The Spring 2009 issue of Wise Traditions, a quarterly sent by the Weston A Price Foundation to its members, has an article by Katherine Czapp about traditional Scottish food. They too ate fermented food (pp. 56-7):
Farmers who grew their own oats but sent them to the local mill . . . received in return a bag of “sids” — the inner husks of the oats . . . From these sids, an ancient Celtic dish called “sowans” (or sowens) was made.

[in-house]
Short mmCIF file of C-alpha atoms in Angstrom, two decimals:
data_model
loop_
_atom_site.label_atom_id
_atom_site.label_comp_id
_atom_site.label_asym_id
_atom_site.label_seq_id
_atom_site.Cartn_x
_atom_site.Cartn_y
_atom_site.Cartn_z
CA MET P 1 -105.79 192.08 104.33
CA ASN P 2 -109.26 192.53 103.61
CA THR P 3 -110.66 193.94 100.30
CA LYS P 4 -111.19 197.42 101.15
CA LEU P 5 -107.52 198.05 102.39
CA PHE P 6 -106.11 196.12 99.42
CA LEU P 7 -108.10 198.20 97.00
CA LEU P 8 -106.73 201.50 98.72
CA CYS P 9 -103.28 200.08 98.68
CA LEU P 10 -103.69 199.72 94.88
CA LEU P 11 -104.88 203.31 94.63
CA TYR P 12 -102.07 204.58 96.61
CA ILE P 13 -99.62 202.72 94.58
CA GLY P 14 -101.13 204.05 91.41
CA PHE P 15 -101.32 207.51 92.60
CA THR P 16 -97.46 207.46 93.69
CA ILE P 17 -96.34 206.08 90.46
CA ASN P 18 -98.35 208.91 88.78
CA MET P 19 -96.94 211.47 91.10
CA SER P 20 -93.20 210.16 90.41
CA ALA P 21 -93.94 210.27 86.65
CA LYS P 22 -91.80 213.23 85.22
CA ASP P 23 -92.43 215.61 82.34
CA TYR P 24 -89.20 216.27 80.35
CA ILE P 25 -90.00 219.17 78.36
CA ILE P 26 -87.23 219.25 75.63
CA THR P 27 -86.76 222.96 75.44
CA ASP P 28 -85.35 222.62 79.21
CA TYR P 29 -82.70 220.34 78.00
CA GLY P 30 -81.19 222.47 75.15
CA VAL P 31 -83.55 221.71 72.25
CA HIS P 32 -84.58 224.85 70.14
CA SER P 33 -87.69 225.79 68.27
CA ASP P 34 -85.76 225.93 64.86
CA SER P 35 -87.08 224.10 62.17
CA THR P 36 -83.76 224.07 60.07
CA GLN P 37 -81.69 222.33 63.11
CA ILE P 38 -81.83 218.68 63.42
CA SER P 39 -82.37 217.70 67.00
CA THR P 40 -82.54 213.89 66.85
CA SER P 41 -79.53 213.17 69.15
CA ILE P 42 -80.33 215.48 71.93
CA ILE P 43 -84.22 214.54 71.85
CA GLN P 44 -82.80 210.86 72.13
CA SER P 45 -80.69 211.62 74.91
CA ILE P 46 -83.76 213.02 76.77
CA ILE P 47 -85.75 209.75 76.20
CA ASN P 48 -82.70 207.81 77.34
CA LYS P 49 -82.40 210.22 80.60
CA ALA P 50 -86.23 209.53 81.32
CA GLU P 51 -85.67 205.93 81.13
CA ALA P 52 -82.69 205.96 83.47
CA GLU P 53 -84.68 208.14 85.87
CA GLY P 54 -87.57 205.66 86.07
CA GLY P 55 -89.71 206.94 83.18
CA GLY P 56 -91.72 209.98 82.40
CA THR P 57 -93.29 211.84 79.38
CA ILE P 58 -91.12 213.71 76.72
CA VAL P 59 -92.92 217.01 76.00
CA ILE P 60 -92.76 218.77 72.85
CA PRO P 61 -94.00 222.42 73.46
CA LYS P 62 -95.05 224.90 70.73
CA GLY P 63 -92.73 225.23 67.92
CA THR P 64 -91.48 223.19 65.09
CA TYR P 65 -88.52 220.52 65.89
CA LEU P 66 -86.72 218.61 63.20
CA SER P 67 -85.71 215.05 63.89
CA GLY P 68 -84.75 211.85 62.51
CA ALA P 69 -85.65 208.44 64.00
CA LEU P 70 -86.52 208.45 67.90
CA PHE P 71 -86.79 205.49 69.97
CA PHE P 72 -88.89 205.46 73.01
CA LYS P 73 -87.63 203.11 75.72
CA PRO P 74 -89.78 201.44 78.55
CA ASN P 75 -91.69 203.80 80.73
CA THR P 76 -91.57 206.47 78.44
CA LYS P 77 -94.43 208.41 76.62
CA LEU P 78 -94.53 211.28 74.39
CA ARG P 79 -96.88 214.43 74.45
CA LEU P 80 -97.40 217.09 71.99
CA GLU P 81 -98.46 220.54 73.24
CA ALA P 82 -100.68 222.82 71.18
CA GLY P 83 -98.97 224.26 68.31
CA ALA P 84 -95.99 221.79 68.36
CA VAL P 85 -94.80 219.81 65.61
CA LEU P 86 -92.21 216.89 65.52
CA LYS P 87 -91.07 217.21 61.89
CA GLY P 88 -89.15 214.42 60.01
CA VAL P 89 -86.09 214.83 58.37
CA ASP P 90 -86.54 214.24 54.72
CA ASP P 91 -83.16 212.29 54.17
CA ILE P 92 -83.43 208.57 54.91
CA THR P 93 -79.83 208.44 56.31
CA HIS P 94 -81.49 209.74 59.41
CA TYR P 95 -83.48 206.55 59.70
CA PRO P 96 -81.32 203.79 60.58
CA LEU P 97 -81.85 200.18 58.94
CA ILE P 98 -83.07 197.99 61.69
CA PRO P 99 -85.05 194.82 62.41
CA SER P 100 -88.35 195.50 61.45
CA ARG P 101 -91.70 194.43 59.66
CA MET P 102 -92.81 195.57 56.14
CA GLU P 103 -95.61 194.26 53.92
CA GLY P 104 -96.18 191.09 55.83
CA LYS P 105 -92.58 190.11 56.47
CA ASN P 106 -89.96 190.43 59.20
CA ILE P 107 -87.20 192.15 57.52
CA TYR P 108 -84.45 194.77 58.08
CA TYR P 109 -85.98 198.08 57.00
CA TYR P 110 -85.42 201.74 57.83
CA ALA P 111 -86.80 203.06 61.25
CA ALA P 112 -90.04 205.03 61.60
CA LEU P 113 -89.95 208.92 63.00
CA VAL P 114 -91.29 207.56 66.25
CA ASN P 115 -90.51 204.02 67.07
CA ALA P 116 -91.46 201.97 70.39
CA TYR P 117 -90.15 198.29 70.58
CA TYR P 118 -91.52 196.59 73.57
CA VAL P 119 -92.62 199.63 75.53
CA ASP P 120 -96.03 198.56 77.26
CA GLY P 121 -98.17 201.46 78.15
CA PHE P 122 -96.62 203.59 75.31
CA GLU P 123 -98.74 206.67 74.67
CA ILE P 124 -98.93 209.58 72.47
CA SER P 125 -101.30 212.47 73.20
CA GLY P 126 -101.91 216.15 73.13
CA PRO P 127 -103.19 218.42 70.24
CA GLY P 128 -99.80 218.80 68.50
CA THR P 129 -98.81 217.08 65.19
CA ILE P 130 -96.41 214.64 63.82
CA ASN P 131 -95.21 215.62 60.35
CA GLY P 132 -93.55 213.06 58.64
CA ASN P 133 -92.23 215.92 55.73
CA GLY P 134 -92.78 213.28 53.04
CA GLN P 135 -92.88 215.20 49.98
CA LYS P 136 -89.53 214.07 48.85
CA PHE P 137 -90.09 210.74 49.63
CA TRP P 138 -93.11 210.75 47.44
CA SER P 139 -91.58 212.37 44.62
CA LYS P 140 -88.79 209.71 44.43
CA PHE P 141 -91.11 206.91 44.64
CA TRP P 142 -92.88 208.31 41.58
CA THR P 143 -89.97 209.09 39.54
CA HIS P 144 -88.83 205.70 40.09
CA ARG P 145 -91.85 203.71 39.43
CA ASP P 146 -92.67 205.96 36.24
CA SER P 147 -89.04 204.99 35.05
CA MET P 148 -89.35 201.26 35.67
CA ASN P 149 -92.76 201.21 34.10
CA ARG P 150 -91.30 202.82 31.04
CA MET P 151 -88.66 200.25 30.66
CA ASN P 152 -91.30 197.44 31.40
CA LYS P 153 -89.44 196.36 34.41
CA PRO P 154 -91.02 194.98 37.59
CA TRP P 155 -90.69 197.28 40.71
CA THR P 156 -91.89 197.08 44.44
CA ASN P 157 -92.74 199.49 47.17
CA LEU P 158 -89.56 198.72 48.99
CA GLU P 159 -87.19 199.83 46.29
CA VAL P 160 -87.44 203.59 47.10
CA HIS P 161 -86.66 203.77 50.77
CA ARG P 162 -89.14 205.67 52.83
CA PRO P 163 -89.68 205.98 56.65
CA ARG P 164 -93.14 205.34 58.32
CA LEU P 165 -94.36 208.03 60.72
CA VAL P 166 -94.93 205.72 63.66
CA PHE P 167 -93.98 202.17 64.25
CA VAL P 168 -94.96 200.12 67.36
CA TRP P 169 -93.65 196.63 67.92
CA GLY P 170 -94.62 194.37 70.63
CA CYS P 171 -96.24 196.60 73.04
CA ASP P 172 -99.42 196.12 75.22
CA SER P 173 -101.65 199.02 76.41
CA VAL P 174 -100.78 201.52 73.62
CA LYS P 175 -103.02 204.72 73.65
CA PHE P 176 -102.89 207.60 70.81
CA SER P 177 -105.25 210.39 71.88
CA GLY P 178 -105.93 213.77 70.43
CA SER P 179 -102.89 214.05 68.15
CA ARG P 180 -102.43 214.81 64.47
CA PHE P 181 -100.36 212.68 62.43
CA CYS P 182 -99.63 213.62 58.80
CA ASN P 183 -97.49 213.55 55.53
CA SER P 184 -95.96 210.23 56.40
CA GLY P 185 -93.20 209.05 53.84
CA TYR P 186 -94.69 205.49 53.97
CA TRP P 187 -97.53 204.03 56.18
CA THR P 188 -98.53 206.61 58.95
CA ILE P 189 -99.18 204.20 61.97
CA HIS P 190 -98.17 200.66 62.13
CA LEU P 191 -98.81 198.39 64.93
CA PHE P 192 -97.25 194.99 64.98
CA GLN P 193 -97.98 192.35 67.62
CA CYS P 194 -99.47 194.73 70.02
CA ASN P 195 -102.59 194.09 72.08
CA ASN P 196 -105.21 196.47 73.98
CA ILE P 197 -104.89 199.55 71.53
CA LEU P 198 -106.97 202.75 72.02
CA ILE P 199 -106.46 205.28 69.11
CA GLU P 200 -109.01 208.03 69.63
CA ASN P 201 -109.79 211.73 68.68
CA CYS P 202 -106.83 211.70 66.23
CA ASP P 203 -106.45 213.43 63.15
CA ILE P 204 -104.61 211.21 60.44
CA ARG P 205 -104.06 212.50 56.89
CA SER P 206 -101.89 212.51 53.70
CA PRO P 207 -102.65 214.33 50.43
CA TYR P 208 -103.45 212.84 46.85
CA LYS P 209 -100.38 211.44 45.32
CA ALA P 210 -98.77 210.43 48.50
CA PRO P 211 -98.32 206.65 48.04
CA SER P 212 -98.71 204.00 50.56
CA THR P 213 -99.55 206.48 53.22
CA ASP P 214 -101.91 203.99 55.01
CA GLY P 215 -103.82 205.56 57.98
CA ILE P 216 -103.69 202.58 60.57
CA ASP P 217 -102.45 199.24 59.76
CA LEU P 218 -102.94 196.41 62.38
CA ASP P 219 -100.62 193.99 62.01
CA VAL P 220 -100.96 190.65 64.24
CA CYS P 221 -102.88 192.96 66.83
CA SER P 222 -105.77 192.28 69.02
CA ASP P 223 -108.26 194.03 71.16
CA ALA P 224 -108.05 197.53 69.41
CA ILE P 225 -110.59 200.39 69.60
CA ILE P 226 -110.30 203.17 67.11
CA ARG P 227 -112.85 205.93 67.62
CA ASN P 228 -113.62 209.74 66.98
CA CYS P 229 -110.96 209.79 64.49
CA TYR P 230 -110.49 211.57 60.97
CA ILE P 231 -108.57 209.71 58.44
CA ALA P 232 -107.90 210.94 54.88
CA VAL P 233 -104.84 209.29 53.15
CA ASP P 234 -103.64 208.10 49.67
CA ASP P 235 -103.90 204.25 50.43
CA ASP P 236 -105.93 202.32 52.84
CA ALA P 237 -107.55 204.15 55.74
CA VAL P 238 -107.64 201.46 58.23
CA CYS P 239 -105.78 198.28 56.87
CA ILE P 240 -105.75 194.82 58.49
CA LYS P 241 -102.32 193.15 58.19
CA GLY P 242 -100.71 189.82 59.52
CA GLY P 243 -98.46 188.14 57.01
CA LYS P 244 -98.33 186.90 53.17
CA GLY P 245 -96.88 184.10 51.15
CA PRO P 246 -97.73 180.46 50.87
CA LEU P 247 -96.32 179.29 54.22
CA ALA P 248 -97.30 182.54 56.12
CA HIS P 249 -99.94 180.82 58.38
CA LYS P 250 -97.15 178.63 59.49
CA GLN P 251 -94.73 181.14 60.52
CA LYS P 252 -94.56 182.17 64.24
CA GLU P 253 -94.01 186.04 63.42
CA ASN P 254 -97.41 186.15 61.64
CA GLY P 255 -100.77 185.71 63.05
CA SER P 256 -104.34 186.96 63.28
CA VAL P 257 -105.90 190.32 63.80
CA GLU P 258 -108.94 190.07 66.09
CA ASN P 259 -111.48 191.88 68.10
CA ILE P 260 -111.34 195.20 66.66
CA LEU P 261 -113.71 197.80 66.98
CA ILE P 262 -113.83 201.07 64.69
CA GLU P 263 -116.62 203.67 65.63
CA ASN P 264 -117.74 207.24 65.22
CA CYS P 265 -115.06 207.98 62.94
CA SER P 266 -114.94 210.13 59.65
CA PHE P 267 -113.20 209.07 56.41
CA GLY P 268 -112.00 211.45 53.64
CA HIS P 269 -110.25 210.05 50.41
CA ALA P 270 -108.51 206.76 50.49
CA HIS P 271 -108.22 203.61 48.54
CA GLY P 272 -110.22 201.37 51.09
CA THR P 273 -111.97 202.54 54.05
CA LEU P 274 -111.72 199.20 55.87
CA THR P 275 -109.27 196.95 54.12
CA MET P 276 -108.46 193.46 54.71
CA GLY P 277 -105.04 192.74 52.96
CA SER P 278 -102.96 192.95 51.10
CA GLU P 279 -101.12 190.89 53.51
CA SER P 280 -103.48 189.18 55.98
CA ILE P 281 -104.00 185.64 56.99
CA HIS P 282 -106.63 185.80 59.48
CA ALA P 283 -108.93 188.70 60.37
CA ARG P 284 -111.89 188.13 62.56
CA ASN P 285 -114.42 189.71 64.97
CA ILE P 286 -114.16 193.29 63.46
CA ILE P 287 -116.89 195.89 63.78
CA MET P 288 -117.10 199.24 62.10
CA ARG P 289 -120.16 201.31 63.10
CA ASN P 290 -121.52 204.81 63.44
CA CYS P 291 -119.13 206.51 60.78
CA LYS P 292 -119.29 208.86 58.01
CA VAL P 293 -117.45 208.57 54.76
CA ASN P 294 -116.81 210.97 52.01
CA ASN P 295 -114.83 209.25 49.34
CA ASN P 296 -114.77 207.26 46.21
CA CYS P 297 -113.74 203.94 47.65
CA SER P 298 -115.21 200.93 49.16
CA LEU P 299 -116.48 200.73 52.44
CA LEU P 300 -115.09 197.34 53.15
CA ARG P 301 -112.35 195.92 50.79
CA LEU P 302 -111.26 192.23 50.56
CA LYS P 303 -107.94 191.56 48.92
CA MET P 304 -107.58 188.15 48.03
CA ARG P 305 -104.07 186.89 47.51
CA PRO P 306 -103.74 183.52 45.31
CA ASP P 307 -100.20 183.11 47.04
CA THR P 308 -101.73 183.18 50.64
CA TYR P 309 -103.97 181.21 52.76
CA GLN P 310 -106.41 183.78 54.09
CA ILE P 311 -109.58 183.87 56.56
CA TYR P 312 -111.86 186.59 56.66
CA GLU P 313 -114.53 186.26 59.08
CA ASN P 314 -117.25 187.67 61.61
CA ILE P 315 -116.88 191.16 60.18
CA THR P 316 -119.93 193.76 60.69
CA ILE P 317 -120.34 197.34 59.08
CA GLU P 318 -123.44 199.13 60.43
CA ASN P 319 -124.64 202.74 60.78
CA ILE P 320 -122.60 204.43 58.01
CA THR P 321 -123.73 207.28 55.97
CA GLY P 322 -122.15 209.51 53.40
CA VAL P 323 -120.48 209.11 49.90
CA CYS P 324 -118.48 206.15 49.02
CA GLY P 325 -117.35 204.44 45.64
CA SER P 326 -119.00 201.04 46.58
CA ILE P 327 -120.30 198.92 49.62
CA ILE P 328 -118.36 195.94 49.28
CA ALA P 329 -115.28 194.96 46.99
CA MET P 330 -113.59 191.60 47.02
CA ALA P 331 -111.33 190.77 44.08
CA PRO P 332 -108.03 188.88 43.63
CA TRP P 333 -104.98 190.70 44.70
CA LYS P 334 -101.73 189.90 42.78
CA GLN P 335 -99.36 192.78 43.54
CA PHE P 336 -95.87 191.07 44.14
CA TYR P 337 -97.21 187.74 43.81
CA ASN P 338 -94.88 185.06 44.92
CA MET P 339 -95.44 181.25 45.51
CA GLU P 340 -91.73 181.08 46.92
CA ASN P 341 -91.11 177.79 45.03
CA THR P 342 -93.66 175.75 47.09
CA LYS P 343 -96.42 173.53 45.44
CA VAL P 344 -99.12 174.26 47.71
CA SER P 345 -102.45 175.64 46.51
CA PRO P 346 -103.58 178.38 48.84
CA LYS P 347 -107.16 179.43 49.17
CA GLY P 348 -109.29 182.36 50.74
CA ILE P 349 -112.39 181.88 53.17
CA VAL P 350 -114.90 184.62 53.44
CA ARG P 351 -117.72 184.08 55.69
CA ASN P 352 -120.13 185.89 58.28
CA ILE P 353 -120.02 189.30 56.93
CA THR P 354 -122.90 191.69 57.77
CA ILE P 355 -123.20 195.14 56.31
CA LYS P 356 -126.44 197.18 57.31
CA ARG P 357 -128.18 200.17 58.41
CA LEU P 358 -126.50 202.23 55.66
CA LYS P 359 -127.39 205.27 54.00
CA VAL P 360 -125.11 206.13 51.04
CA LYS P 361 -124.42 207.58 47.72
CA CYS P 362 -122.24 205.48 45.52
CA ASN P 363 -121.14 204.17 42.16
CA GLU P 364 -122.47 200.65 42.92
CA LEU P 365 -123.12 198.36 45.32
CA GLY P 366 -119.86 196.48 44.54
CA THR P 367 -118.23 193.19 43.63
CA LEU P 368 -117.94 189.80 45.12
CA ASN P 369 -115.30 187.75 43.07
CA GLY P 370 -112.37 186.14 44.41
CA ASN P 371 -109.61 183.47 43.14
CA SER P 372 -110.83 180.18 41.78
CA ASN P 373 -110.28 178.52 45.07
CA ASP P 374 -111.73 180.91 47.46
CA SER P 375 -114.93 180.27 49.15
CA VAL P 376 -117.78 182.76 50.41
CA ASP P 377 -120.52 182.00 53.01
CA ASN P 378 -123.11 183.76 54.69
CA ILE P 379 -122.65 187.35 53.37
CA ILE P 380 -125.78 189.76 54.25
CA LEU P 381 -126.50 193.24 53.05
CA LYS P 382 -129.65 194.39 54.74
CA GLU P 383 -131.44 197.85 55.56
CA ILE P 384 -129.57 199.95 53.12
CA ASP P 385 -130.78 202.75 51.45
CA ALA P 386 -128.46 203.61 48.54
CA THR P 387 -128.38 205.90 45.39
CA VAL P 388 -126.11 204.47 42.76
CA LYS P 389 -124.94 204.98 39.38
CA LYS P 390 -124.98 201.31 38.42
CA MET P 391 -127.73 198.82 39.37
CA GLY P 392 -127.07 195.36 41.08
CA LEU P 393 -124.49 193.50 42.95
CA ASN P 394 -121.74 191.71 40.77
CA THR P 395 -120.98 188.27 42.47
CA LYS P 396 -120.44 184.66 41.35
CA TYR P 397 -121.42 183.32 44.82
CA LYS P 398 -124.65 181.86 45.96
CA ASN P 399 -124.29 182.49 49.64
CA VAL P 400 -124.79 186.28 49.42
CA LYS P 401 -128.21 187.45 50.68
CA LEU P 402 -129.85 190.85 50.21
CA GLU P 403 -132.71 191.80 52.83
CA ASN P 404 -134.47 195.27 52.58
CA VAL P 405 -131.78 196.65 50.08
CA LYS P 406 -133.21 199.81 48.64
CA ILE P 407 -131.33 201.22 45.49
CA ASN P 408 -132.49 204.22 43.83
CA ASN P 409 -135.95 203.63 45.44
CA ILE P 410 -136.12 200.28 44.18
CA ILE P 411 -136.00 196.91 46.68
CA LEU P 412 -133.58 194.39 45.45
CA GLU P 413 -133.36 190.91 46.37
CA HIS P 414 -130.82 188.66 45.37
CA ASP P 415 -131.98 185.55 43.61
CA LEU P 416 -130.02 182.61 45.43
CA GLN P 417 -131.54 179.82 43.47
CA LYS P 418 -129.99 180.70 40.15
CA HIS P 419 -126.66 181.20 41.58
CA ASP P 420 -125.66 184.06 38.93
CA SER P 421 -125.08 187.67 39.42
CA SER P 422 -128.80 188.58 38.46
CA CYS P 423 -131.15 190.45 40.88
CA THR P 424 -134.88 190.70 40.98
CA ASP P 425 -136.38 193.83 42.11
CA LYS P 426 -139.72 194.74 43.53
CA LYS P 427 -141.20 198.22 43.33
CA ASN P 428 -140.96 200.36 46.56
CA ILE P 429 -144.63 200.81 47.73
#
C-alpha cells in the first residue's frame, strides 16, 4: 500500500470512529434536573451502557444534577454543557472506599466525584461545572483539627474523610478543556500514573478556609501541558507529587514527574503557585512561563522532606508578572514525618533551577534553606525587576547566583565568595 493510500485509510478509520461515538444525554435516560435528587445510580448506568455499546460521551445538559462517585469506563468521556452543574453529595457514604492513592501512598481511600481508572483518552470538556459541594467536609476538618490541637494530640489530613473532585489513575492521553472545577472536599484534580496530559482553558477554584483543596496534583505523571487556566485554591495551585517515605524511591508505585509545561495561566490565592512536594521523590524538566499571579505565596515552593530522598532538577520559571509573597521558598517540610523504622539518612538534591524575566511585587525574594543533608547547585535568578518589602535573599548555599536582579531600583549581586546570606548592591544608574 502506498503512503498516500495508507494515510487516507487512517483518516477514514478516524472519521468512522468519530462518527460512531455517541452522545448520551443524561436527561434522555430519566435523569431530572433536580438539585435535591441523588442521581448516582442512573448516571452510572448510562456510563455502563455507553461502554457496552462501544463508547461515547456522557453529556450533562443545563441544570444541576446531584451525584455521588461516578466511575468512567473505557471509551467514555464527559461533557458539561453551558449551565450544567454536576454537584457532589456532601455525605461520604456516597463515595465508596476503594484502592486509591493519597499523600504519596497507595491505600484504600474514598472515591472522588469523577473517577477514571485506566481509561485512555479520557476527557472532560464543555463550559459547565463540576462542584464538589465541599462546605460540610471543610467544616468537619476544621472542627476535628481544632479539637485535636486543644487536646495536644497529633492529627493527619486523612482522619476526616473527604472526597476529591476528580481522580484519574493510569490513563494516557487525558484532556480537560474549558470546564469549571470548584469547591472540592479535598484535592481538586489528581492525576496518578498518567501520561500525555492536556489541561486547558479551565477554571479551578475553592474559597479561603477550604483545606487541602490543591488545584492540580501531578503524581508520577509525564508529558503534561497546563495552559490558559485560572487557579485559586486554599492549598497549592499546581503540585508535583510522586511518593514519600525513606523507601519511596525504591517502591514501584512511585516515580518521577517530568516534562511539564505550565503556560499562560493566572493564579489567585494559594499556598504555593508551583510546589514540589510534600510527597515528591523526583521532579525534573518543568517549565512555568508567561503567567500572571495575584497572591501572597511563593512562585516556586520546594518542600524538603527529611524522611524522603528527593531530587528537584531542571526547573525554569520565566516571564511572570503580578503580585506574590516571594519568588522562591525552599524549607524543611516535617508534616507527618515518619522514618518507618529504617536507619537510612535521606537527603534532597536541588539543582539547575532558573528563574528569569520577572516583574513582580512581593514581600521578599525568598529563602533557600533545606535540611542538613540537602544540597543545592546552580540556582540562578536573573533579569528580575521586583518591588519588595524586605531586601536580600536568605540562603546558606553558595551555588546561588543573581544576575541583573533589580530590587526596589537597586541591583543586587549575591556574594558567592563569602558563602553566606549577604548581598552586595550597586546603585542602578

The sids were soaked in water for approximately one week (or even more) until they were well-soured.
Sowans takes more than week to make. Presumably the ancient Celts discovered this method of souring by accident and kept doing it because the result tasted good. It’s an example of how, in the right situation, what tastes good guides us to a good diet.